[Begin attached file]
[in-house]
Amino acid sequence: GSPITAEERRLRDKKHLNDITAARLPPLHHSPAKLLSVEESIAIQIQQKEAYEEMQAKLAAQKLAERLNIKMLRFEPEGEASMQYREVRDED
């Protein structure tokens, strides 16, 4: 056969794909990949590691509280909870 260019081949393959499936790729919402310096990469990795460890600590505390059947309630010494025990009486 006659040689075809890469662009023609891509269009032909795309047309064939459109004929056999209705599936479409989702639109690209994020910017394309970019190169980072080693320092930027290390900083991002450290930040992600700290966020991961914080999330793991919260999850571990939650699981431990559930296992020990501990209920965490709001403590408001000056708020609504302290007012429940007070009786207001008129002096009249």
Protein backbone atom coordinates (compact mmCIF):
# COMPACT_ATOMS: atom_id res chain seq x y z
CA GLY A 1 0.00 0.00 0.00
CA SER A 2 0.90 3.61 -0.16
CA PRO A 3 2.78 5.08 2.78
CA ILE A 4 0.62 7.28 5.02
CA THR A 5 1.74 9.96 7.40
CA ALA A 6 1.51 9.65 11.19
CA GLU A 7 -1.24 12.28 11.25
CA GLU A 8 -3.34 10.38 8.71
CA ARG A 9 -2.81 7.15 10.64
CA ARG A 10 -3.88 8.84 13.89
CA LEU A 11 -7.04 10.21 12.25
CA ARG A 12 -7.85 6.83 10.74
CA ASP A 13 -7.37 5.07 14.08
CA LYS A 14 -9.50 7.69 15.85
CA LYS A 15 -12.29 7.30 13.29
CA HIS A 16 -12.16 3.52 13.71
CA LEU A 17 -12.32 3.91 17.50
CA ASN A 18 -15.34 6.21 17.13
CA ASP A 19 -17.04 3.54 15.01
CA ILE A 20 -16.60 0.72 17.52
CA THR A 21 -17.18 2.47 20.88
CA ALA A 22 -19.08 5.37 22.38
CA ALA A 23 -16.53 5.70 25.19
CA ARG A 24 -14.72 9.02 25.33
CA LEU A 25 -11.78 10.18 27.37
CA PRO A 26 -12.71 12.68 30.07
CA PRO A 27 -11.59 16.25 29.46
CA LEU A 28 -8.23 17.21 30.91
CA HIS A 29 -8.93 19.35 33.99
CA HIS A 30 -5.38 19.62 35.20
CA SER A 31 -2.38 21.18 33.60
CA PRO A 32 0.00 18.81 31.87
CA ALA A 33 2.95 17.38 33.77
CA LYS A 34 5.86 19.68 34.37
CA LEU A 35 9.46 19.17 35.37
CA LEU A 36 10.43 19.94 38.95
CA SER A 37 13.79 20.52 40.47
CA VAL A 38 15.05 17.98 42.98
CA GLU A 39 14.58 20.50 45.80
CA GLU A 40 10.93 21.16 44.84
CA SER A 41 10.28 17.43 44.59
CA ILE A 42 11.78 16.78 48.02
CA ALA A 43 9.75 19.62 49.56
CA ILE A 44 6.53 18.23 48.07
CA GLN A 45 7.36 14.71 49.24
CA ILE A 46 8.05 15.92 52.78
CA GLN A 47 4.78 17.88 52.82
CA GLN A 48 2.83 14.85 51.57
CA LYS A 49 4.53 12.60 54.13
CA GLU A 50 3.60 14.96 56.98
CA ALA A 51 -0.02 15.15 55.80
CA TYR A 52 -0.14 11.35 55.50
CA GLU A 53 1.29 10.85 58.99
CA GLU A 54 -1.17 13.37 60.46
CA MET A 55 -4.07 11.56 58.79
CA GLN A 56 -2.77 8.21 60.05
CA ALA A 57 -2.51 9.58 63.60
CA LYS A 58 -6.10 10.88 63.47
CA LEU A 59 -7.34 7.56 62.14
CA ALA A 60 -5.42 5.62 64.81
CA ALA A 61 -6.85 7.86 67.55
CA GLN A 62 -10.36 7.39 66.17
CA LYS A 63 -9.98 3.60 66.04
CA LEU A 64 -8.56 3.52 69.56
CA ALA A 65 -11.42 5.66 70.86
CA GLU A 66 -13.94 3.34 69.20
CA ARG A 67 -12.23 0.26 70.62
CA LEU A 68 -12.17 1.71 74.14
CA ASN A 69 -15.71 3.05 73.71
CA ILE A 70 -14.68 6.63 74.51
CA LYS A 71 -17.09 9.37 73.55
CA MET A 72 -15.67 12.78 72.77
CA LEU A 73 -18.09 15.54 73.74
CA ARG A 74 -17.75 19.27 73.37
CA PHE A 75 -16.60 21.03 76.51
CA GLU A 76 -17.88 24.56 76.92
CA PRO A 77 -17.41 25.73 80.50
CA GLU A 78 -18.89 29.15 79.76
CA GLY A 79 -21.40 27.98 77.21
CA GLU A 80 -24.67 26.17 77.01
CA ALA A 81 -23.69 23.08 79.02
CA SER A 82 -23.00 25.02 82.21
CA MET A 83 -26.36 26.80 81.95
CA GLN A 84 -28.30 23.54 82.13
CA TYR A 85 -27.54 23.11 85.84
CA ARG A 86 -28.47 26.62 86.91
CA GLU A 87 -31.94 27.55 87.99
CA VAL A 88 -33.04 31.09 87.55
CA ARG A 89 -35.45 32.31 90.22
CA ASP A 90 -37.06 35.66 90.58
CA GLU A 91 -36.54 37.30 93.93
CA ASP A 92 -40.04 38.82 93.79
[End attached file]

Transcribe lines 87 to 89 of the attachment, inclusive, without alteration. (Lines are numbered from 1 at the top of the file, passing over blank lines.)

CA SER A 82 -23.00 25.02 82.21
CA MET A 83 -26.36 26.80 81.95
CA GLN A 84 -28.30 23.54 82.13